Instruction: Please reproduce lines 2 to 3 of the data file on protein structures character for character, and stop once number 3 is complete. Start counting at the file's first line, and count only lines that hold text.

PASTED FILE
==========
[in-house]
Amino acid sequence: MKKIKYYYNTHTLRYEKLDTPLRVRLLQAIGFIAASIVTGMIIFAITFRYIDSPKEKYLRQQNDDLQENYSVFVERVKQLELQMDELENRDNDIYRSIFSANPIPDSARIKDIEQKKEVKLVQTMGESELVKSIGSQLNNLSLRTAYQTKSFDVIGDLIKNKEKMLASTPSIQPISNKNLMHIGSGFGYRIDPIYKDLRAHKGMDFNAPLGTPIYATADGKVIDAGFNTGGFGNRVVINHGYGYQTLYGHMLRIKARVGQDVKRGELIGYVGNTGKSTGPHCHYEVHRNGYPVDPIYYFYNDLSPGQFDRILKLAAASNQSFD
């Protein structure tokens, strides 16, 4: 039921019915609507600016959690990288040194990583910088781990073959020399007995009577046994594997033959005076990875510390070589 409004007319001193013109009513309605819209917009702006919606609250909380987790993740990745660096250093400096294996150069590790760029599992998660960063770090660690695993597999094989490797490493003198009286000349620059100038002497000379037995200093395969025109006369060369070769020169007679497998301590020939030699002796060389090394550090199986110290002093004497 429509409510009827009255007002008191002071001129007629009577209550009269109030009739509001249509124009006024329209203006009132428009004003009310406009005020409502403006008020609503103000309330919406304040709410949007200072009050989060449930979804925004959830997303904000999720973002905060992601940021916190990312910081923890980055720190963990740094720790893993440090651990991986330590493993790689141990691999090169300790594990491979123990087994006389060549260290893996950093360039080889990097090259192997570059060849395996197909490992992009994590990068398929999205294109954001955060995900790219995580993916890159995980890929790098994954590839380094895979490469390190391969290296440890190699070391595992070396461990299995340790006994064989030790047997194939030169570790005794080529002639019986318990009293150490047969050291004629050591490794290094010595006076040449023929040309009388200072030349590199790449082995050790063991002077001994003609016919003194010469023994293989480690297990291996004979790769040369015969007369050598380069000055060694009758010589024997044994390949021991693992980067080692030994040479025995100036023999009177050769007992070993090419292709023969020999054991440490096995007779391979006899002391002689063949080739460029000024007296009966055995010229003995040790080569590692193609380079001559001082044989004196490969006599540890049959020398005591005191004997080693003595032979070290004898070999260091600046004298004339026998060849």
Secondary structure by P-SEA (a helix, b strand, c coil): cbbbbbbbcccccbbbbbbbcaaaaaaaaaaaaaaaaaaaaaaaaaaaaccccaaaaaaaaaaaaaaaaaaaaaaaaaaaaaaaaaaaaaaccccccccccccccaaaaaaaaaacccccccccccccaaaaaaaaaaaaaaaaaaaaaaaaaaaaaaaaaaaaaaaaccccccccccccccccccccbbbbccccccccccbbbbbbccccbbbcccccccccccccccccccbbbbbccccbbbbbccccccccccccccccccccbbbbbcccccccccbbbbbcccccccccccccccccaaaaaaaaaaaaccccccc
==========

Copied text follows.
Amino acid sequence: MKKIKYYYNTHTLRYEKLDTPLRVRLLQAIGFIAASIVTGMIIFAITFRYIDSPKEKYLRQQNDDLQENYSVFVERVKQLELQMDELENRDNDIYRSIFSANPIPDSARIKDIEQKKEVKLVQTMGESELVKSIGSQLNNLSLRTAYQTKSFDVIGDLIKNKEKMLASTPSIQPISNKNLMHIGSGFGYRIDPIYKDLRAHKGMDFNAPLGTPIYATADGKVIDAGFNTGGFGNRVVINHGYGYQTLYGHMLRIKARVGQDVKRGELIGYVGNTGKSTGPHCHYEVHRNGYPVDPIYYFYNDLSPGQFDRILKLAAASNQSFD
């Protein structure tokens, strides 16, 4: 039921019915609507600016959690990288040194990583910088781990073959020399007995009577046994594997033959005076990875510390070589 409004007319001193013109009513309605819209917009702006919606609250909380987790993740990745660096250093400096294996150069590790760029599992998660960063770090660690695993597999094989490797490493003198009286000349620059100038002497000379037995200093395969025109006369060369070769020169007679497998301590020939030699002796060389090394550090199986110290002093004497 429509409510009827009255007002008191002071001129007629009577209550009269109030009739509001249509124009006024329209203006009132428009004003009310406009005020409502403006008020609503103000309330919406304040709410949007200072009050989060449930979804925004959830997303904000999720973002905060992601940021916190990312910081923890980055720190963990740094720790893993440090651990991986330590493993790689141990691999090169300790594990491979123990087994006389060549260290893996950093360039080889990097090259192997570059060849395996197909490992992009994590990068398929999205294109954001955060995900790219995580993916890159995980890929790098994954590839380094895979490469390190391969290296440890190699070391595992070396461990299995340790006994064989030790047997194939030169570790005794080529002639019986318990009293150490047969050291004629050591490794290094010595006076040449023929040309009388200072030349590199790449082995050790063991002077001994003609016919003194010469023994293989480690297990291996004979790769040369015969007369050598380069000055060694009758010589024997044994390949021991693992980067080692030994040479025995100036023999009177050769007992070993090419292709023969020999054991440490096995007779391979006899002391002689063949080739460029000024007296009966055995010229003995040790080569590692193609380079001559001082044989004196490969006599540890049959020398005591005191004997080693003595032979070290004898070999260091600046004298004339026998060849």